Four days a year a special American flag flew from a tall loblolly pine in my family’s front yard.
We would traipse into the front yard, yawning in Houston’s early morning humidity, in summer standing barefoot on St. Augustine grass, on Veterans Day wearing shoes in November’s cooler weather.
Then Dad would tie the flag to the rope, one of us would give the rope a pull, and the huge wall of red, white, and blue cloth would rise and billow as it rose, the only sound a pulley 35 feet up the pine creaking with each tug.
Hands covered hearts and we’d salute. Two minutes later, we kids would head back to bed. Dad might get a cup of coffee then oil the lawn mower. By 10 o’clock the mower and I would be cutting grass below the flag.
I said the flag was special. The flag had 49 stars, which made it an oddity of sorts, but the fact it had draped my Grandfather Bay’s casket made it a particularly significant treasure.
My grandfather died in San Antonio in 1960 and was buried at Fort Sam Houston a National Guard colonel, a veteran of two world wars and the on and off “Mexican border campaign” that ran from 1910 to 1916.
As an enlisted soldier in Company G, the Engineer Regiment, he participated in that border operation circa 1910 to 1911. I must have been 6 or 7 when my grandfather told me he saw a lot of Texas and Mexican desert, but he never saw Pancho Villa.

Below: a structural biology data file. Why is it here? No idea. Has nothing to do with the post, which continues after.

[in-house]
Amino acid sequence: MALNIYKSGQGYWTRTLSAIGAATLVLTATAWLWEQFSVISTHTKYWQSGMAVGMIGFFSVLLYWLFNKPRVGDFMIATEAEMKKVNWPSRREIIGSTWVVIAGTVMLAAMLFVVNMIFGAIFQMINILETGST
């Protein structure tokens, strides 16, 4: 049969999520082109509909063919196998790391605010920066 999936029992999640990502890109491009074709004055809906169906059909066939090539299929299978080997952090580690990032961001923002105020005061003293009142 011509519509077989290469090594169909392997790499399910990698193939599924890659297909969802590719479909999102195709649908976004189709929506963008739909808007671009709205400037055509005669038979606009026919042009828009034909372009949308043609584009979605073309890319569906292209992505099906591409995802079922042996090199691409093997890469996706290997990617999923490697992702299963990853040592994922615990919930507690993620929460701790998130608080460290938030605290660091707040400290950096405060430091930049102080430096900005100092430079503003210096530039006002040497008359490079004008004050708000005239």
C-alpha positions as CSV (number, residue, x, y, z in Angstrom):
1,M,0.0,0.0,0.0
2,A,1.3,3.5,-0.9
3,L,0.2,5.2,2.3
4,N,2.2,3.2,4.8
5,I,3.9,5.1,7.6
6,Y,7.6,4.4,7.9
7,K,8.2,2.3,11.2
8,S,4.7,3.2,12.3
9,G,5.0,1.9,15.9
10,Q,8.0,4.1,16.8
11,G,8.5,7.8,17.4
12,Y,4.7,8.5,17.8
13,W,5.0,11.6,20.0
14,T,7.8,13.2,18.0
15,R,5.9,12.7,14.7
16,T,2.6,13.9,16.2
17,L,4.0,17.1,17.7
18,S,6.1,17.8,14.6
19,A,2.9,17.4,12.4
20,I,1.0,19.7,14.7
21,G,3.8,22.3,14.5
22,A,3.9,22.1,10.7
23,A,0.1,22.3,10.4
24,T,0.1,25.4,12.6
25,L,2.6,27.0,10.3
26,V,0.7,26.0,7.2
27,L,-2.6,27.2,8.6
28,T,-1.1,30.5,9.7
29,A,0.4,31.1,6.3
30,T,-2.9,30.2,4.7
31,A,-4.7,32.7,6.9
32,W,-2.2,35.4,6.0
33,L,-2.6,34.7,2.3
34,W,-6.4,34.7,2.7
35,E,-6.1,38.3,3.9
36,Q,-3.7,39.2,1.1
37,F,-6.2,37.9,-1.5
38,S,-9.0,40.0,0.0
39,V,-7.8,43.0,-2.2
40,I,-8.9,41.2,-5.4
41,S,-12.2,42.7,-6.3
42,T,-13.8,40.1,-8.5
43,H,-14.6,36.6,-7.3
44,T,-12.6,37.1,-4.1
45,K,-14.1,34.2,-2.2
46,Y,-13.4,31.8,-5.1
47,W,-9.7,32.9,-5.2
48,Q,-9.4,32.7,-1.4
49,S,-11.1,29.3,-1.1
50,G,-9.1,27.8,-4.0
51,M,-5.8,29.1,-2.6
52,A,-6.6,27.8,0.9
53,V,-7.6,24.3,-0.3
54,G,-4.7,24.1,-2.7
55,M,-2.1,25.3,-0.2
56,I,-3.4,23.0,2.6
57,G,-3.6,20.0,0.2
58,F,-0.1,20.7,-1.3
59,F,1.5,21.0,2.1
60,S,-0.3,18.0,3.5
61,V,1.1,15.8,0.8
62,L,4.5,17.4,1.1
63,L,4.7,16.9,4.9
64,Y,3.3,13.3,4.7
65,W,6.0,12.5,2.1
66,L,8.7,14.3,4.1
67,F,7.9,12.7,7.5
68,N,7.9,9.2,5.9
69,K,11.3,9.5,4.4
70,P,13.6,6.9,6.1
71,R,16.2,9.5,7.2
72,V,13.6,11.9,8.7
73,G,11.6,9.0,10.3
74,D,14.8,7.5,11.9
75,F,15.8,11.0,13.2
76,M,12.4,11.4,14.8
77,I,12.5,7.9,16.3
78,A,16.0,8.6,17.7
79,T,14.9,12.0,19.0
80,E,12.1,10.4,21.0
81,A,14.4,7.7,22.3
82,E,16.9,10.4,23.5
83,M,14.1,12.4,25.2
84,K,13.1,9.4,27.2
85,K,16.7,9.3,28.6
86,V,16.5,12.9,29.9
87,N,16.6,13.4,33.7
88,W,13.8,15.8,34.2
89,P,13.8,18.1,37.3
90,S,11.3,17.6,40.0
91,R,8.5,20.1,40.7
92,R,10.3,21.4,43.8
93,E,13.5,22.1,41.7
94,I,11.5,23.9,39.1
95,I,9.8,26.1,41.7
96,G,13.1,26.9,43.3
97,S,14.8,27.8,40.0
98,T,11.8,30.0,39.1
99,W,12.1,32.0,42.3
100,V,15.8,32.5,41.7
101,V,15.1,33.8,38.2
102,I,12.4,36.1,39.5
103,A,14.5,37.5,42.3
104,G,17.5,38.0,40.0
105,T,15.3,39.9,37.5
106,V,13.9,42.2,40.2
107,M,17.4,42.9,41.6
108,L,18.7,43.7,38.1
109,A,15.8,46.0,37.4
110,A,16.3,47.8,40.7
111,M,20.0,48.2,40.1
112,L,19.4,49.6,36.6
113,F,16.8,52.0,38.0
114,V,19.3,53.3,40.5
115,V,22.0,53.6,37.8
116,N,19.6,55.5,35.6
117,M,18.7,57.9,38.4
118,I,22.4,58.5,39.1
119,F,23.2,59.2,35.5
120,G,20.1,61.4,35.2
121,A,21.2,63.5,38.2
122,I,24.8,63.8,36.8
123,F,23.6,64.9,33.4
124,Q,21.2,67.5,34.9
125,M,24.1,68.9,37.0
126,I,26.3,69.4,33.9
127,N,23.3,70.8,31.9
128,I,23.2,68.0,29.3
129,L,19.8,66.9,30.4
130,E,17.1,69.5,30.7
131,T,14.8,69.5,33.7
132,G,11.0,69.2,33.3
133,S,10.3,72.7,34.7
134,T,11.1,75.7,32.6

I didn’t realize it at the time, but my father’s flag-raising pageants were my first taste of veterans memorials. Our short front-yard ceremony was a very local Arlington.
We weren’t simply remembering my grandfather. We were remembering the friends my grandfather lost in France in 1918. We were remembering the friends my father lost in Korea in 1951.
We were also remembering the survivors. According to Dad, Grandfather Bay’s greatest sadness was the loss of half of his artillery regiment on the island of Java, when the 2nd Battalion/131st Field Artillery (Texas National Guard) was captured by the Japanese.
The 2/131st was the largest U.S. ground combat unit in the short-lived and ill-fated Dutch East Indies campaign. My grandfather and the 1st Battalion were still in the U.S. when the 2/131st was captured.
The men of “The Lost Battalion” spent the entire war suffering in Japanese prisoner of war camps. A few of the men worked on the bridge over the River Kwai. As I was growing up, I met a number of these POWs, most of them in veterans hospitals I’d visit with my Dad when we were out in West Texas. They came from small Texas towns, in the Panhandle or near Abilene. Though they were only four or five years older than my father, the men in the VA beds looked like… I told my father they looked like old people, like grandparents.
Dad said—calmly and carefully and not as harsh as I express it now—that I was seeing the physical effect of starvation, disease and abuse these men had suffered in the POW camps. The war’s over but the damage is lifelong.
The flag ceremonies beneath the pine tree definitely remembered these soldiers.
Memorial Day is devoted to the men and women who died in military service for America. But Dad’s flag ceremonies always honored all veterans.
For Memorial Day 2022 I find myself thinking about those 13 Americans who died in the 2021 Biden administration Afghanistan debacle. I honor their service and sacrifice.
However, thoughtful Americans know failing to evacuate all American citizens and the Afghan interpreters we promised to protect is a huge moral and historical stain that also seeds long-term national security risks.
Hard thoughts? Yes, like remembering the old-young men in the West Texas VA beds.
Views expressed in this article are the opinions of the author and do not necessarily reflect the views of The Epoch Times.